CALL FOR PAPERS: Politics of State Interventions on Land Rights in East Africa

Topic: Politics of State Interventions on Land Rights in East Africa

The PhD conference will take place in Nairobi at the French Institute for Research in Africa (IFRA), June the 22nd, 2016. We expect proposals (of 2-3 pages) to be sent to info@ifra-nairobi.net, by April the 22nd, 2016, and that they will exhaustively illustrate the sequence of the presentations. No conference fees are expected to be paid. Transport and accommodation will be provided.

In most cases, in Sub-Saharan African countries (just as in other parts of the world) land is not a mere factor of production, it also shapes socio-cultural identities, and ultimately informs the shaping of political order in society. In fact, asserting authority over land access and control over resources results in political struggles at multiple levels of governance whereby institutions and actors compete for the redefinition of power relations (Lund & Boone, 2013). State actors, and more particularly governments, have a legitimate role to play in administering and securing land rights, whereby of great importance is the meaning attributed to land security. For instance, ensuring a liberalized land sector has appeared as a high priority for African policy-makers, who have been linking titling with the increase in credit to the poor. (de Soto, 2000).

State interventions in the land sector appear as highly political and can be heuristically explored through different lenses. First of all, land policies are a central tenet of developmental strategies, which are political ideologies that orientate the state machinery by imprinting socio-economic models of development (marketization of economy, individualization of society, thwarting “unproductive” livelihoods etc.). Subsequently, these interventions inform techniques of government that aim at asserting authority and shaping societal practices (Lascoumes, 2004). However, interventions rarely meet with expected outcomes, due basically to the failure of an instrumentalist model whereby the state would bring about social change through law making and its implementation (Griffiths, 1986). Nevertheless, interventions do have effects and do affect societal practices in often-unexpected ways, hence the heuristic interest in studying the socio-political dynamics created by public action and its actual impact on society. A meaningful illustration would be titling programs carried out throughout the continent, whereby land rights registration would purportedly enhance efficiency in land uses, create land market that would increase supply and decrease prices, and so therefore attract investments and growth (Toulmin, 2009). However, studies have shown that not only registration of land rights does not automatically increase the productivity of the farm, but also as perverse effects elite’s capture and dismissal of secondary land rights holders have been often recorded (Platteau, 1998). In a nutshell, redefinition of power relations within and outside the state is part and parcel of land politics, either when looking at actors’ interactions produced at the interface between the statutory system and other (semi-autonomous) social fields (Moore, 1978; Fisyi, 1993) or when considering the implications of state interventions as articulating into existing socio-political dynamics (Ferguson, 1994).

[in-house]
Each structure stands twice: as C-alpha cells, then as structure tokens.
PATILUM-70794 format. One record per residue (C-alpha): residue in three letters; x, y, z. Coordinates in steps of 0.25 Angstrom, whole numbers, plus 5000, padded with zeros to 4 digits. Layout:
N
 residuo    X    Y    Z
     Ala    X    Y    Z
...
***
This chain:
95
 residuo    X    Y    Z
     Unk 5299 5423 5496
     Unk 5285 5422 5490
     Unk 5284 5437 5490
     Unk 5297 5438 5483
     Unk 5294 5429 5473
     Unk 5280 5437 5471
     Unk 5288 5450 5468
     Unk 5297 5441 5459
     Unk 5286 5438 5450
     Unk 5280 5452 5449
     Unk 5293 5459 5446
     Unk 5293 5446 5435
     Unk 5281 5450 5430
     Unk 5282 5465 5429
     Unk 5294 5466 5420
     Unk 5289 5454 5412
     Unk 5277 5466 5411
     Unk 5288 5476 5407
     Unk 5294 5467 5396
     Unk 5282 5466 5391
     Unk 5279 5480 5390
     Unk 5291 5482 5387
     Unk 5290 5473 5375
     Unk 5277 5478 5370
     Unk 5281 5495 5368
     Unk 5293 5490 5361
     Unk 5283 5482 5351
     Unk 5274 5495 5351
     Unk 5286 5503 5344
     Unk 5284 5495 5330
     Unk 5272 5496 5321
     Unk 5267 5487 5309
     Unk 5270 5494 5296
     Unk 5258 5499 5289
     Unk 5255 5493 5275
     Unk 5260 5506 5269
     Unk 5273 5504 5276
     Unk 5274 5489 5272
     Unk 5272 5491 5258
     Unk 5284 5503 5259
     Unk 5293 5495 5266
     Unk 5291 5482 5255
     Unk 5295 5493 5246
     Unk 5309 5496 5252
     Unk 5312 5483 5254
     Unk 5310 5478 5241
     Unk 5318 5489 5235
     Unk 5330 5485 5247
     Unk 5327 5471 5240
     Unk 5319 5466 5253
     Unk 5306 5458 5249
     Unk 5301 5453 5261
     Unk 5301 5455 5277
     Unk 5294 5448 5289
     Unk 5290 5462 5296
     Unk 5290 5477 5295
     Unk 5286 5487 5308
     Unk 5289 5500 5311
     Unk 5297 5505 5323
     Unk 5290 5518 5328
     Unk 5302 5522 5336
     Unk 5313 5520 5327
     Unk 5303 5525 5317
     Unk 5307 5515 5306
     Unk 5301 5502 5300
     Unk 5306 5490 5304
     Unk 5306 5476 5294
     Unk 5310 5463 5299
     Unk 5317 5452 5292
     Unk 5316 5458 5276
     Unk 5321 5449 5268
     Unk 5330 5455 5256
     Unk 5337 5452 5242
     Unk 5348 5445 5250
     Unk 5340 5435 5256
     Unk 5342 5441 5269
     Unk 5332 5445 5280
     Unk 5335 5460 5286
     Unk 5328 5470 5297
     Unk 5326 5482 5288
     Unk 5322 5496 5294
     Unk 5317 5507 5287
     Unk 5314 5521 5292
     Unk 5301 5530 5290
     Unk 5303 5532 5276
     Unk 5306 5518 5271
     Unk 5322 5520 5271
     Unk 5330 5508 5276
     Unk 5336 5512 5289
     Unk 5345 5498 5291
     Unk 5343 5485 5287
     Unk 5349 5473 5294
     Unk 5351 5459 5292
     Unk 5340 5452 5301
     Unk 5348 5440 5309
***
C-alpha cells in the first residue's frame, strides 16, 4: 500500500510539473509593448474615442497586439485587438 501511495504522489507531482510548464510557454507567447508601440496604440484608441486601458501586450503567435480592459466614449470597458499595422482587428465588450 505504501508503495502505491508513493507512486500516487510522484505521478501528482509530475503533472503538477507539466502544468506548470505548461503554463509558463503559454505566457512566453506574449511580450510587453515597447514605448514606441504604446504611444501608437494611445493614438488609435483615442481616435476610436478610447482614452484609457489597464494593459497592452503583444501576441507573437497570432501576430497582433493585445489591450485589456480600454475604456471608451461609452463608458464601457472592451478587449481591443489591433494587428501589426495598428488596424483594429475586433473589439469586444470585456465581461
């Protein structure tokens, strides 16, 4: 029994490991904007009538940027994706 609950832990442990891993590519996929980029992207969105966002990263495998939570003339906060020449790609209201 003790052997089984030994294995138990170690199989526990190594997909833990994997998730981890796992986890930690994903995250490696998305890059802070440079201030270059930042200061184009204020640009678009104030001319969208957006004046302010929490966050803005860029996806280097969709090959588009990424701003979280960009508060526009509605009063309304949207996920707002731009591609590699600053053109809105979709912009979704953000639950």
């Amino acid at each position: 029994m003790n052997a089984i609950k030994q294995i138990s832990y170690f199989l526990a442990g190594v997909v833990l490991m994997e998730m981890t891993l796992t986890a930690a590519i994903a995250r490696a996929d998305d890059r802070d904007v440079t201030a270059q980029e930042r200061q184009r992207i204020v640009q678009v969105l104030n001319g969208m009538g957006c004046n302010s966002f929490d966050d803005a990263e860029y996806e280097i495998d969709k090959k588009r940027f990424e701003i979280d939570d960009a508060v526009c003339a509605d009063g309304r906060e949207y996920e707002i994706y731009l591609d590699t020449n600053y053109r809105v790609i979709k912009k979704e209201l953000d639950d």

In attempting to have a comparative perspective of historical and political processes that produce, and through which state interventions operate, we call for in-depth studies in East African countries that explore different aspects of state interventions on land rights and their sociopolitical dimensions. With this call we look forward to papers that will respond to some of the research questions outlined below.

Political economy of land policies: actors’ dynamics in agenda setting and norms’ formulation.

  • In which political and institutional context are issues of land reforms raised? When they are, how are these issues raised? By whom? Which is (or are) the meaning(s) attributed to “land reform”? What are the dynamics of norms and policy negotiation at the heart of State power? Who is involved? What roles and what strategies do political, economic and state elites play? How do negotiations translate into relational (re)configurations such as political alliances and/or strategic and advocacy groups? What kind of links with international institutions and prescriptions?

Socio-political configurations in the shaping of interventions: studying the instruments and their deployment.

  • What is the rationale of the interventions, the ideology supporting their conception? To what extent does the implementation process divert from the initial formulation, and why? Does the intervention fit into pre-existing socio-political and economic dynamics and to which extend? What are the perverse effects of the intervention? Which are the practices that intend to operationalize it? How do the interventions contribute to shape or undermine the legitimization of state authority? And of local/customary authorities? How do state authority articulate itself to other kind of authorities?

Collective action and the making of citizens: a view from below.

  • How are State interventions received by stakeholders? Is the dialectic of resistance versus domination sufficient to capture the actors’ dynamics? How do actors on the ground organize themselves to respond to them? How, if any, does collective action take shape? Which are the factors enabling or disenabling collective action? How do social boundaries and categories of belonging play into such collective action and into the redefinition of the intervention scope and objectives

 

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